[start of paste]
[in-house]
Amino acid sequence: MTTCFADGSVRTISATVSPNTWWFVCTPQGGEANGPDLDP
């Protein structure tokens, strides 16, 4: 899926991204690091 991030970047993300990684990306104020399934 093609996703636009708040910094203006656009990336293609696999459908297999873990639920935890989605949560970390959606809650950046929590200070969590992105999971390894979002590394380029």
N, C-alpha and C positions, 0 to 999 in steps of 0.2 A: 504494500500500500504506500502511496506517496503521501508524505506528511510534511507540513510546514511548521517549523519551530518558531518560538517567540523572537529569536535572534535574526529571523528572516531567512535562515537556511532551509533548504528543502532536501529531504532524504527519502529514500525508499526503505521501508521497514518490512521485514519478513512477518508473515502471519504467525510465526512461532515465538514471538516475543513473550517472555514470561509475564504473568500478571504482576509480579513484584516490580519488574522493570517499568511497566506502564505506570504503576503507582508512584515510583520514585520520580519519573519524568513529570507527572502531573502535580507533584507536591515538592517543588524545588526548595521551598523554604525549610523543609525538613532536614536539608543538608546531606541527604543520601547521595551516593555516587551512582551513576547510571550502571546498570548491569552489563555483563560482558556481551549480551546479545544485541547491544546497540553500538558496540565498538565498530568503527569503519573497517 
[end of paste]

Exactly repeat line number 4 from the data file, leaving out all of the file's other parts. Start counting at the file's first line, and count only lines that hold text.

N, C-alpha and C positions, 0 to 999 in steps of 0.2 A: 504494500500500500504506500502511496506517496503521501508524505506528511510534511507540513510546514511548521517549523519551530518558531518560538517567540523572537529569536535572534535574526529571523528572516531567512535562515537556511532551509533548504528543502532536501529531504532524504527519502529514500525508499526503505521501508521497514518490512521485514519478513512477518508473515502471519504467525510465526512461532515465538514471538516475543513473550517472555514470561509475564504473568500478571504482576509480579513484584516490580519488574522493570517499568511497566506502564505506570504503576503507582508512584515510583520514585520520580519519573519524568513529570507527572502531573502535580507533584507536591515538592517543588524545588526548595521551598523554604525549610523543609525538613532536614536539608543538608546531606541527604543520601547521595551516593555516587551512582551513576547510571550502571546498570548491569552489563555483563560482558556481551549480551546479545544485541547491544546497540553500538558496540565498538565498530568503527569503519573497517 